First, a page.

The only thing my Grandaddy left behind when he disappeared was a rose.
No one saw him leave. No one heard the creak of his fake leg slowly descending the old wooden stairs, a noise everyone living in the house had used as an alarm clock for years, waking them up at 6:15 on the dot, every day, like an army bugle.
The day he went missing, everyone slept in. It was 7:00 before my mother was roused by my great aunt. The 95-year-old woman was in a state of panic. Her brother was gone. As soon as my mother saw the clock, she understood. She shoved my dad’s shoulder as she swung her feet over the edge of the bed, and he grunted as he too saw the clock, he was late for work. She pulled her robe around her shoulders and stepped into her slippers, leading her aunt into the hallway where they found me. She looked at me quizzically and I just shrugged and pointed to his bedroom.
In that moment, she must have thought he was dead. She went to the door and pulled it open revealing, certainly not what she must have been expecting, a completely empty room. In fact, the room was emptier than it had been in years. The shelves were bare, every knick-knack, every photo, every book, gone. Every drawer, upon further inspection, was found to be empty. The closet, which had once held boxes and trunks filled with his most prized and personal possessions, brought with him from California when my grandmother had died in a car accident, held nothing but dust.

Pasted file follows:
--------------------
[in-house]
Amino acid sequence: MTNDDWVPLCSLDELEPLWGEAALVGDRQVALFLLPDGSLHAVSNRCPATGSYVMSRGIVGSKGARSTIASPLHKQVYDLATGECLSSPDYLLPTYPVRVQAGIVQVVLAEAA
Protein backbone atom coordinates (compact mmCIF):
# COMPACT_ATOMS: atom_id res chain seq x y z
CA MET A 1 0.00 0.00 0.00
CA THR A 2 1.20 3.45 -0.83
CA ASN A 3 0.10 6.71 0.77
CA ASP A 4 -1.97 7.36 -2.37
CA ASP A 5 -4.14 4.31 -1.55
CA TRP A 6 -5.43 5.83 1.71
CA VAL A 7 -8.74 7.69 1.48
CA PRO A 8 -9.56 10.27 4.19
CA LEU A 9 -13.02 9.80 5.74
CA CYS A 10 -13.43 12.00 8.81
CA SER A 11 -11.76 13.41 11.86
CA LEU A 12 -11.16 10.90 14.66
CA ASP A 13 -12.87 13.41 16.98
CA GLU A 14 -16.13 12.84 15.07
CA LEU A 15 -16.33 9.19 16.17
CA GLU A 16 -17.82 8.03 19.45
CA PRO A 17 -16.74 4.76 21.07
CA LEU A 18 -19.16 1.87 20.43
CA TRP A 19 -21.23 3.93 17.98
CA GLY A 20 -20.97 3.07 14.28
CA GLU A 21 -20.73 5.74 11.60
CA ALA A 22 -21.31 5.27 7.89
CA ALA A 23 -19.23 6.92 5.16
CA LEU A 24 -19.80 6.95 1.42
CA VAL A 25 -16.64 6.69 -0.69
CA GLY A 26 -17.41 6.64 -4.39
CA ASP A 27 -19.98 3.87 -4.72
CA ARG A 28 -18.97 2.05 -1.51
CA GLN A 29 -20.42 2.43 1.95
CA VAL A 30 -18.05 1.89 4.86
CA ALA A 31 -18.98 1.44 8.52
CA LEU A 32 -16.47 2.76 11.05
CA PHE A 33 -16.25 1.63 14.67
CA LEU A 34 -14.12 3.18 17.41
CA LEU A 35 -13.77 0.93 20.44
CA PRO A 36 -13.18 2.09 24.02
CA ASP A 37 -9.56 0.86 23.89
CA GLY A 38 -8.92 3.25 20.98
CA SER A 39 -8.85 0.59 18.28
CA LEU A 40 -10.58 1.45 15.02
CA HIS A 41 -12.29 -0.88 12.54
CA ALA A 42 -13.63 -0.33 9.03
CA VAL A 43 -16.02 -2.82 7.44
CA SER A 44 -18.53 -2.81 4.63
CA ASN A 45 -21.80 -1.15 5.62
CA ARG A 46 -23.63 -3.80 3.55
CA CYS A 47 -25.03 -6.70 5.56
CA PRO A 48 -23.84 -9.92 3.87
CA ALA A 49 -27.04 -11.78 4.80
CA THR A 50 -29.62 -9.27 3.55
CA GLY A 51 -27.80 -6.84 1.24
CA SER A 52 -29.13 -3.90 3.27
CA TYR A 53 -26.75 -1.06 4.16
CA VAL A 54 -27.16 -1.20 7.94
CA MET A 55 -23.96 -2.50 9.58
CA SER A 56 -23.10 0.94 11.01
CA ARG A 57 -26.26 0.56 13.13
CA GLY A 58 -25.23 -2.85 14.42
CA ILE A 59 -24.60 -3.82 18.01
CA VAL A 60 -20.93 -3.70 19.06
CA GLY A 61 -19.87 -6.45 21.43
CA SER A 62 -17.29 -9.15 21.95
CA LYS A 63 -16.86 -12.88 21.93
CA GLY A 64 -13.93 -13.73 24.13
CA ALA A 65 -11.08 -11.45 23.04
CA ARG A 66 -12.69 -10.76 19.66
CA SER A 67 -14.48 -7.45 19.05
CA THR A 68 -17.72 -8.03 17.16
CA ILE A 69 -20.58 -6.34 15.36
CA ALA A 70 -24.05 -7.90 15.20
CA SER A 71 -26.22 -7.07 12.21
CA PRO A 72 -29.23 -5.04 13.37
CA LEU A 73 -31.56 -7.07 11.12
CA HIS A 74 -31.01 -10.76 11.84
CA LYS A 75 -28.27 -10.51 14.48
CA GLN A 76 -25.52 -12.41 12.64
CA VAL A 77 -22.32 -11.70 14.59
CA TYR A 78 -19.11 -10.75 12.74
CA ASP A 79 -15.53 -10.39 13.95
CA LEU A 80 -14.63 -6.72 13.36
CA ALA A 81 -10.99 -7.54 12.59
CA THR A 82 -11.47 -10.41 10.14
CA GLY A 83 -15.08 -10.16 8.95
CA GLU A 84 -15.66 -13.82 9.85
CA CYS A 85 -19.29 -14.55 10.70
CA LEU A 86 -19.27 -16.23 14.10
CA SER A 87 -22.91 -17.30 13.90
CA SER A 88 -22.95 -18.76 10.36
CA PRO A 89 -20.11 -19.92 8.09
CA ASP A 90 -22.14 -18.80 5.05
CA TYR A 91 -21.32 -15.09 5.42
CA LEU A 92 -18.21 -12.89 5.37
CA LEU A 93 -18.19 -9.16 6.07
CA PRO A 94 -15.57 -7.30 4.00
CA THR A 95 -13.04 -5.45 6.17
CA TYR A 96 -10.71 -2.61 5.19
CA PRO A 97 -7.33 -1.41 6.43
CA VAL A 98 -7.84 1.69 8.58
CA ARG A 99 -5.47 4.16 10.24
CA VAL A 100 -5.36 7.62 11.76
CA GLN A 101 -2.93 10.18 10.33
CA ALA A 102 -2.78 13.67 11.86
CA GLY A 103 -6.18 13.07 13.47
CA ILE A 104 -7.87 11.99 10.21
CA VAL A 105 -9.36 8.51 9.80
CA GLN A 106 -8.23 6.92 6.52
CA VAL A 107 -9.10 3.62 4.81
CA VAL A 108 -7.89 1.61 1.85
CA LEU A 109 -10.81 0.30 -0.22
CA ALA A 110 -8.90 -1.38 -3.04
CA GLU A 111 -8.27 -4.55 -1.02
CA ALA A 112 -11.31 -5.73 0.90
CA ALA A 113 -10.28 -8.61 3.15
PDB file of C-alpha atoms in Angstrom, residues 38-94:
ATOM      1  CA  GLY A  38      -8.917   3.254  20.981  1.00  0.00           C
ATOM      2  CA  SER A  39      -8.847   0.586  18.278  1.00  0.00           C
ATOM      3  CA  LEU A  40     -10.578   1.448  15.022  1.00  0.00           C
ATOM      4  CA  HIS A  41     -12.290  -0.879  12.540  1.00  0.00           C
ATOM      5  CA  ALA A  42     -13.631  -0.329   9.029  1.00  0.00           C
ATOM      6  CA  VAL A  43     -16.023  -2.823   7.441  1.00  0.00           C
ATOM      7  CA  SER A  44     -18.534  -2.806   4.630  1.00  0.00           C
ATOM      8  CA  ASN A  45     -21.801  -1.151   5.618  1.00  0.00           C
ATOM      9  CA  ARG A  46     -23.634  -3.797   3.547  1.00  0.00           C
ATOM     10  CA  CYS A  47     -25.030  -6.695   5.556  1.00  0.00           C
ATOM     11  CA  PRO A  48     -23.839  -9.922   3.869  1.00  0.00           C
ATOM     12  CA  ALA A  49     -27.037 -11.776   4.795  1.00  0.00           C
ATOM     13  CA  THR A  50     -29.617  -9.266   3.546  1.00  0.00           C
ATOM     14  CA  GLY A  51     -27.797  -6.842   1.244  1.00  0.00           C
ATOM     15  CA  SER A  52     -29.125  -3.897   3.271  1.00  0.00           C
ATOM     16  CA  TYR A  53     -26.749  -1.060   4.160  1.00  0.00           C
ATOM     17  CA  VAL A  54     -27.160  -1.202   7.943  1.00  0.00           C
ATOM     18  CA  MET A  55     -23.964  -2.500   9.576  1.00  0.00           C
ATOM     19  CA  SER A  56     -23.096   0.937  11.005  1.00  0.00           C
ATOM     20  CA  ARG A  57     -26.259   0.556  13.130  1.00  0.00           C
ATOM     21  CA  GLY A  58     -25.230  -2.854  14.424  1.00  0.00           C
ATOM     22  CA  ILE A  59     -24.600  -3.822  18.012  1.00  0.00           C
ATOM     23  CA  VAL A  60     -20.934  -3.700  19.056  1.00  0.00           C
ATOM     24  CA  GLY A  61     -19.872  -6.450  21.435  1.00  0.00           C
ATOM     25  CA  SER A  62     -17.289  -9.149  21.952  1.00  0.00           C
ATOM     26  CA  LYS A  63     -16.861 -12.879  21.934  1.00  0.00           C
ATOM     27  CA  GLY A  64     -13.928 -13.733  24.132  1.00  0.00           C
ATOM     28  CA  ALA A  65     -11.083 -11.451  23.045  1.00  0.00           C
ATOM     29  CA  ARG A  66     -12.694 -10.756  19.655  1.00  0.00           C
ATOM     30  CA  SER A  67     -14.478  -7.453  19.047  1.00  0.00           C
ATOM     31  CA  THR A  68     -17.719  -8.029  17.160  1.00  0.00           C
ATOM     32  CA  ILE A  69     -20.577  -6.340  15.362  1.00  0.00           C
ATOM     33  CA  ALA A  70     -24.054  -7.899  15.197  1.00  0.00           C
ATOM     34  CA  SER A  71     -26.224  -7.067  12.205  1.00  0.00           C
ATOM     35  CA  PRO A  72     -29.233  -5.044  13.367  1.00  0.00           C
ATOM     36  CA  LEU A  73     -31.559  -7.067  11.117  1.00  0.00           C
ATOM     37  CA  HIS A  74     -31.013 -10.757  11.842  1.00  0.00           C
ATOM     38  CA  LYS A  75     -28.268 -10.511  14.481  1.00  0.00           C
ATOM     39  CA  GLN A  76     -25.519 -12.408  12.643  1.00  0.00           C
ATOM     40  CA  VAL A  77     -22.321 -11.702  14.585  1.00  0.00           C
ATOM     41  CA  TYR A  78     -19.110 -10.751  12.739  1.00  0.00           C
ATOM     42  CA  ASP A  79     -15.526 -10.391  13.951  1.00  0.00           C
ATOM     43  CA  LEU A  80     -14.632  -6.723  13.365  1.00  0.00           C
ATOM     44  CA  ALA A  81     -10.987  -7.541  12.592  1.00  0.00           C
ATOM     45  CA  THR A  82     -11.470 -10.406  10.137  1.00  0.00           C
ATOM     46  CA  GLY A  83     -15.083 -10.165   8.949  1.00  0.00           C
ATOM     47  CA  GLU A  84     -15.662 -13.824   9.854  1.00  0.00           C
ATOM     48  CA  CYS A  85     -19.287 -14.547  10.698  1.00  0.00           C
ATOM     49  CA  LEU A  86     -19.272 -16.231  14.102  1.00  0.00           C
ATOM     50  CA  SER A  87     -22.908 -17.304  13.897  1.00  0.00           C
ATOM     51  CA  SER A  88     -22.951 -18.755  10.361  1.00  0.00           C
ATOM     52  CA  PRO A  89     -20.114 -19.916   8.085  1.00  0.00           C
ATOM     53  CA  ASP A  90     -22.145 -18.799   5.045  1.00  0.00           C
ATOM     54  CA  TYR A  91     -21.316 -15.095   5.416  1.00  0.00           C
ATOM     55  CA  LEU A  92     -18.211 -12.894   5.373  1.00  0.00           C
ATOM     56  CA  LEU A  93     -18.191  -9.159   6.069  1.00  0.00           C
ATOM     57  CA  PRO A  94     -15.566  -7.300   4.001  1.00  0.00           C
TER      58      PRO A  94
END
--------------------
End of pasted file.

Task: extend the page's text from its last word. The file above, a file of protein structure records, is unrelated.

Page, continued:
That was the strangest thing, the dust. Not the fact that somehow my 98-year-old grandfather had moved all of his possessions from the house in the middle of the night, not the fact that no one had heard a thing as he had done it. It was the dust. There was a thick layer of dust over every surface. Even the bed, which was impeccably made, when poked, released its own cloud. How many years of disuse would it take for dust to accumulate like that?
We stood, frozen in the eerie emptiness of the room, until we saw the rose. The only item in the room, it rested on the dresser, on top of a square of paper. I picked up the paper and handed it to my mother. It was a newspaper clipping. It was dated exactly ten years previous, the day my Grandfather had moved in. The headline read,
Man killed in a car accident taking roses to wife’s grave.